State senate mulls legislation to limit construction of new casinos

A 1 percent tax increase would bring $100 million in additional revenue for state education, but loss limits remain controversial
Tuesday, February 19, 2008 | 11:10 a.m. CST; updated 10:04 p.m. CDT, Friday, July 18, 2008

JEFFERSON CITY — A Senate panel on Monday considered legislation to prohibit new casinos, increase the taxes on existing ones and repeal a limit on how much gamblers can lose: $500 every two hours.

The measure would prevent casinos where one isn’t already operating or under construction while adding a 1 percent tax on revenues above $40 million.

That’s estimated to bring in more than $100 million annually, which would be spread mostly through several state education funds. The first $25 million would go to expand the A+ Schools program to all the state’s high schools. Currently that scholarship program covers tuition and some textbook costs at community colleges for students who graduate from certain high schools.

The remainder would go to the Early Childhood Development, Education and Care Fund and the First Steps program. The state Veterans Commission Capital Improvement Fund would also get an extra $4 million.

Missouri is the only state that limits to $500 how much a gambler can lose in a two-hour period.

The Senate last year considered a similar bill to repeal the loss limits, but critics balked at that and increased the proposed new tax to kill the bill. The money would have gone to a statewide college scholarship program.

This year’s sponsor, Sen. Scott Rupp, , R-Wentzville, said the loss limits don’t make sense and are often circumvented because the problem gamblers who need protection bet too little to trigger the cap.

“Loss limits are no longer serving their purpose and they need to be removed,” Rupp said.

Plus, Missouri casinos are likely to face intense competition now that Kansas has approved a law allowing gambling, Rupp said. Rupp estimates that 40 percent of the gamblers in Missouri casinos live in Kansas. And the state Gaming Commission estimates that 30 percent of gambling Missourians go to other states because of the loss limits and a requirement that gamblers show identification.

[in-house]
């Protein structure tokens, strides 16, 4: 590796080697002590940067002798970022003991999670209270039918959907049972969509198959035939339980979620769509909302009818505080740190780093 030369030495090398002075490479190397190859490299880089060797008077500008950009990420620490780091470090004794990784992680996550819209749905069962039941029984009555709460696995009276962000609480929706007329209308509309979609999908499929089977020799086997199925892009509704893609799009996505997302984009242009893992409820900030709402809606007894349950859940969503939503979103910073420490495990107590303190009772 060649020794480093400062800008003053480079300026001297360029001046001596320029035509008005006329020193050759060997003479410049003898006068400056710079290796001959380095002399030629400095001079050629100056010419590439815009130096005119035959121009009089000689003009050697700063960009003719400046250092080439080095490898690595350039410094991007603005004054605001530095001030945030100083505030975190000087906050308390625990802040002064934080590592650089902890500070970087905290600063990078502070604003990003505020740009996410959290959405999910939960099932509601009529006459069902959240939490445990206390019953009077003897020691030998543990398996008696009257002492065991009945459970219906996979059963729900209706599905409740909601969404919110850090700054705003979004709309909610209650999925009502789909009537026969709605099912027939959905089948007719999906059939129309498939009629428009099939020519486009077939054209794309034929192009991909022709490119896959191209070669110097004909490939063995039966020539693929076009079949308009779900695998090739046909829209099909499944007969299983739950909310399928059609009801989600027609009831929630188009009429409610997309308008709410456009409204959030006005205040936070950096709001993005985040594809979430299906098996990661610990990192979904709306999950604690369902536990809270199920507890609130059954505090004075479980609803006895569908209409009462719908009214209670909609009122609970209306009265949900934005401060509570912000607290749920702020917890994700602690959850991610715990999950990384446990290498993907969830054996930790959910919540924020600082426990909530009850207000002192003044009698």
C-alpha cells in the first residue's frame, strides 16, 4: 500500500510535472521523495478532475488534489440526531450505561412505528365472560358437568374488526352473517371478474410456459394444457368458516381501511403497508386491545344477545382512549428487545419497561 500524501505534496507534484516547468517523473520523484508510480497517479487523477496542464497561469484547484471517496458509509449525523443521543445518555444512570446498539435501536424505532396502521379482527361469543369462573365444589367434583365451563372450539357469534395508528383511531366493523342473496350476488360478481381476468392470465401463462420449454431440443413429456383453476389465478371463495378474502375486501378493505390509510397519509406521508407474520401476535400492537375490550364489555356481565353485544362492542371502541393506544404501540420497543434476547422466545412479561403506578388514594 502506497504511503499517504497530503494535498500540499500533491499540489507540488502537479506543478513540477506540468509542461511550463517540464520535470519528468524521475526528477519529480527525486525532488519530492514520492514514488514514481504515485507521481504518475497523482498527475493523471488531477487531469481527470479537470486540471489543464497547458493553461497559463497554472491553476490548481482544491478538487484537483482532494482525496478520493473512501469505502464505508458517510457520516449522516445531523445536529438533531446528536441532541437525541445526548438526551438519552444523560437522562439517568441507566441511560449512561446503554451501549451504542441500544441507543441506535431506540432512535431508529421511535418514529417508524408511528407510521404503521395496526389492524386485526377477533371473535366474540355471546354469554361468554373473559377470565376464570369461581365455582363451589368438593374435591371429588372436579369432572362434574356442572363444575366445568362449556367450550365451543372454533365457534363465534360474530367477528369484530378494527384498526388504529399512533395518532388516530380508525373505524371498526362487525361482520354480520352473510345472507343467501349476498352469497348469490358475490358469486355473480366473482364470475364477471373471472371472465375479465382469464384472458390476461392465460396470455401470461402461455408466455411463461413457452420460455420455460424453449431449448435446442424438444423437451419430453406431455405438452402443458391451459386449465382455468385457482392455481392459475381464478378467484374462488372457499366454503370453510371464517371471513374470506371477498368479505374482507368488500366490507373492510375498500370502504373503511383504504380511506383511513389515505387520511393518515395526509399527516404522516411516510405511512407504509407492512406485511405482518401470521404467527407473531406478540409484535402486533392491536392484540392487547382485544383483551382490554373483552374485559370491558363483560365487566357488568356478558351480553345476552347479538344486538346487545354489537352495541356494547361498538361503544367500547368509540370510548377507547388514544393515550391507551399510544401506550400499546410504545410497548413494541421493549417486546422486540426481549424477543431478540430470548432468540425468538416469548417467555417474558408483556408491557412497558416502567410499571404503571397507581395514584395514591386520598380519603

Critics of the measure said loss limits help the families of problem gamblers as much those who struggle to control their wagering and were part of the deal in getting Missourians to allow casinos.

“For a family back home that has a problem gambler, it saves the bank account, it prevents the loss of the house,” said Mark Andrews, the chairman for antigambling group Casino Watch.

Another critic, Kerry Messer with the Missouri Baptist Convention, said it’s OK to put burdens on an industry when there’s a reason. Messer likened the loss limits to a law that makes pharmacists keep a log of people who buy certain cold medications because they can be used to make methamphetamine.

Voters in 1992 approved a ballot measure that allowed gambling in boats along the Mississippi and Missouri rivers, which included the $500 loss limit.

John Britton, a veteran lobbyist who helped pass the original measure, told the Senate Ways and Means Committee on Monday that it should repeal loss limits, but added that capping the number of boats is nonsensical because only seven companies control Missouri’s 13 casinos.

Britton is now representing Wild Rose Entertainment, a Des Moines, Iowa-based casino company. He said a former state lawmaker added the loss limits as a joke and never expected them to be accepted, but it’s not worth blocking new development to repeal the caps.

“Both Aristotle and Francis Bacon would be scratching their head looking for the logic in that,” Britton said.

The Kansas law allowing gambling is being reviewed by the Kansas Supreme Court.

The Ways and Means Committee did not vote on the bill.

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